A grating collection from a poor-man’s Howard Stern.


An explicit collection of stories from the host of The All Out Show on Sirius.

On Angelini’s radio show, guests are likely to do anything. One—“a little punk rock, porn chick”—urinated on him as foreplay, which must have made for great radio. The author originally self-published this book, though apparently there was enough demand to attract a publisher. Nearly every one of these stories involves impersonal sex either aided or thwarted by drugs that overcome the inherent numbness of the act or reinforce it. “Drug sex is great,” he writes. “The only thing better is love sex. But if you can’t get that, drug sex is a nice consolation prize.” There is little or no “love sex” in these pages, though Angelini expresses plenty of love for his daughter, who lives with her mother, whom he misses. He dedicates the book to both of them and claims that he “figured it out too late.” And what did he figure out? It’s hard to tell, though he plainly has something of the romantic in him: “Maybe some lady will pick me up, dust me off, and see me for the man I am and not the whore I’ve been acting like.” By the end of this series of short chapters, there is no sense that he is closer to any sort of transformation, though he seems as benumbed by the depravity of a life without purpose or pleasure as readers will be. As for humor, here’s a taste: “Every time I go to Flint, I end up at LLT’s, this grimy little strip club on Saginaw. They do a five-dollar lap dance, and I know you shouldn’t go bargain hunting for your tattoos or sex workers, but I just can’t turn down a good deal….Five bucks in Flint is like ten bucks in Detroit. It’s the Tijuana of the Midwest.”

A grating collection from a poor-man’s Howard Stern.

Pub Date: Sept. 23, 2014

ISBN: 978-1476789309

Page Count: 224

Publisher: Gallery Books/Simon & Schuster

Review Posted Online: July 29, 2014

Kirkus Reviews Issue: Aug. 15, 2014

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If the authors are serious, this is a silly, distasteful book. If they are not, it’s a brilliant satire.


The authors have created a sort of anti-Book of Virtues in this encyclopedic compendium of the ways and means of power.

Everyone wants power and everyone is in a constant duplicitous game to gain more power at the expense of others, according to Greene, a screenwriter and former editor at Esquire (Elffers, a book packager, designed the volume, with its attractive marginalia). We live today as courtiers once did in royal courts: we must appear civil while attempting to crush all those around us. This power game can be played well or poorly, and in these 48 laws culled from the history and wisdom of the world’s greatest power players are the rules that must be followed to win. These laws boil down to being as ruthless, selfish, manipulative, and deceitful as possible. Each law, however, gets its own chapter: “Conceal Your Intentions,” “Always Say Less Than Necessary,” “Pose as a Friend, Work as a Spy,” and so on. Each chapter is conveniently broken down into sections on what happened to those who transgressed or observed the particular law, the key elements in this law, and ways to defensively reverse this law when it’s used against you. Quotations in the margins amplify the lesson being taught. While compelling in the way an auto accident might be, the book is simply nonsense. Rules often contradict each other. We are told, for instance, to “be conspicuous at all cost,” then told to “behave like others.” More seriously, Greene never really defines “power,” and he merely asserts, rather than offers evidence for, the Hobbesian world of all against all in which he insists we live. The world may be like this at times, but often it isn’t. To ask why this is so would be a far more useful project.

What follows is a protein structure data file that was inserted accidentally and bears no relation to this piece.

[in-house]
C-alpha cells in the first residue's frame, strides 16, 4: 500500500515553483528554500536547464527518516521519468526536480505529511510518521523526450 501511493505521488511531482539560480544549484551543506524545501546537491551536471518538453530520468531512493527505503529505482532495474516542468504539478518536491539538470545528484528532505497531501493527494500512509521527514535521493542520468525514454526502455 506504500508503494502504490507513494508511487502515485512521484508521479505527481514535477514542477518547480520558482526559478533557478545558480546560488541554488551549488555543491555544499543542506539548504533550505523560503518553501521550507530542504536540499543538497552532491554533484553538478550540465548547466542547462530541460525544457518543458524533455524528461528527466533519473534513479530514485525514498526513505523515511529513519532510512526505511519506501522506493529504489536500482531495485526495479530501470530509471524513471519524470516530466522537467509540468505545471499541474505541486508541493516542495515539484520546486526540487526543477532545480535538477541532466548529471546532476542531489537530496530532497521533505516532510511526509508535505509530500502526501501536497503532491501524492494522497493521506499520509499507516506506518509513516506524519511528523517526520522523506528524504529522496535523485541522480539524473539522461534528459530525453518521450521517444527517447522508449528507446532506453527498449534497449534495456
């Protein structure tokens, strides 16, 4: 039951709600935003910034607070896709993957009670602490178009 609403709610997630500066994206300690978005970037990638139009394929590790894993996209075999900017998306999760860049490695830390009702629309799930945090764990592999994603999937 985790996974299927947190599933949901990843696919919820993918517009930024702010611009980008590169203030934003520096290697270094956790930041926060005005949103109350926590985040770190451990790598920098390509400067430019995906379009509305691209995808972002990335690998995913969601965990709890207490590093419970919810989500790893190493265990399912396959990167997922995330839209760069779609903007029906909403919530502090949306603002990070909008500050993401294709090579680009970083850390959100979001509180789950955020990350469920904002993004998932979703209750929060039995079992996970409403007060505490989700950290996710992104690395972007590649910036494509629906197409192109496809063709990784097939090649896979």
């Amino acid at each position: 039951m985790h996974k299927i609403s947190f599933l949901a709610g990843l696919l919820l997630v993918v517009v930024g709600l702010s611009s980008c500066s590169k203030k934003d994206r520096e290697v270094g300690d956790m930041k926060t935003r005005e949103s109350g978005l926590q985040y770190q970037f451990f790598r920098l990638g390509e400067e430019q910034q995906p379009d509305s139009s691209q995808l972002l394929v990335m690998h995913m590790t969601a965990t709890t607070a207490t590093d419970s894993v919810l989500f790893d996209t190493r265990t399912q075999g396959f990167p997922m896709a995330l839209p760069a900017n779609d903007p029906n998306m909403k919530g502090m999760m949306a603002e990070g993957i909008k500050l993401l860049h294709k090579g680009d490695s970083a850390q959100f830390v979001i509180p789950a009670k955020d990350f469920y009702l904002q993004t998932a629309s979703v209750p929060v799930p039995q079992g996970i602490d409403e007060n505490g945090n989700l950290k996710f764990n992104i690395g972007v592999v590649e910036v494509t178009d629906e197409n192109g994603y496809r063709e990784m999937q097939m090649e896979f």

If the authors are serious, this is a silly, distasteful book. If they are not, it’s a brilliant satire.

Pub Date: Sept. 1, 1998

ISBN: 0-670-88146-5

Page Count: 430

Publisher: Viking

Review Posted Online: May 20, 2010

Kirkus Reviews Issue: July 15, 1998

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The author's youthfulness helps to assure the inevitable comparison with the Anne Frank diary although over and above the...


Elie Wiesel spent his early years in a small Transylvanian town as one of four children. 

He was the only one of the family to survive what Francois Maurois, in his introduction, calls the "human holocaust" of the persecution of the Jews, which began with the restrictions, the singularization of the yellow star, the enclosure within the ghetto, and went on to the mass deportations to the ovens of Auschwitz and Buchenwald. There are unforgettable and horrifying scenes here in this spare and sombre memoir of this experience of the hanging of a child, of his first farewell with his father who leaves him an inheritance of a knife and a spoon, and of his last goodbye at Buchenwald his father's corpse is already cold let alone the long months of survival under unconscionable conditions. 

The author's youthfulness helps to assure the inevitable comparison with the Anne Frank diary although over and above the sphere of suffering shared, and in this case extended to the death march itself, there is no spiritual or emotional legacy here to offset any reader reluctance.

Pub Date: Jan. 16, 2006

ISBN: 0374500010

Page Count: 120

Publisher: Hill & Wang

Review Posted Online: Oct. 7, 2011

Kirkus Reviews Issue: Jan. 15, 2006

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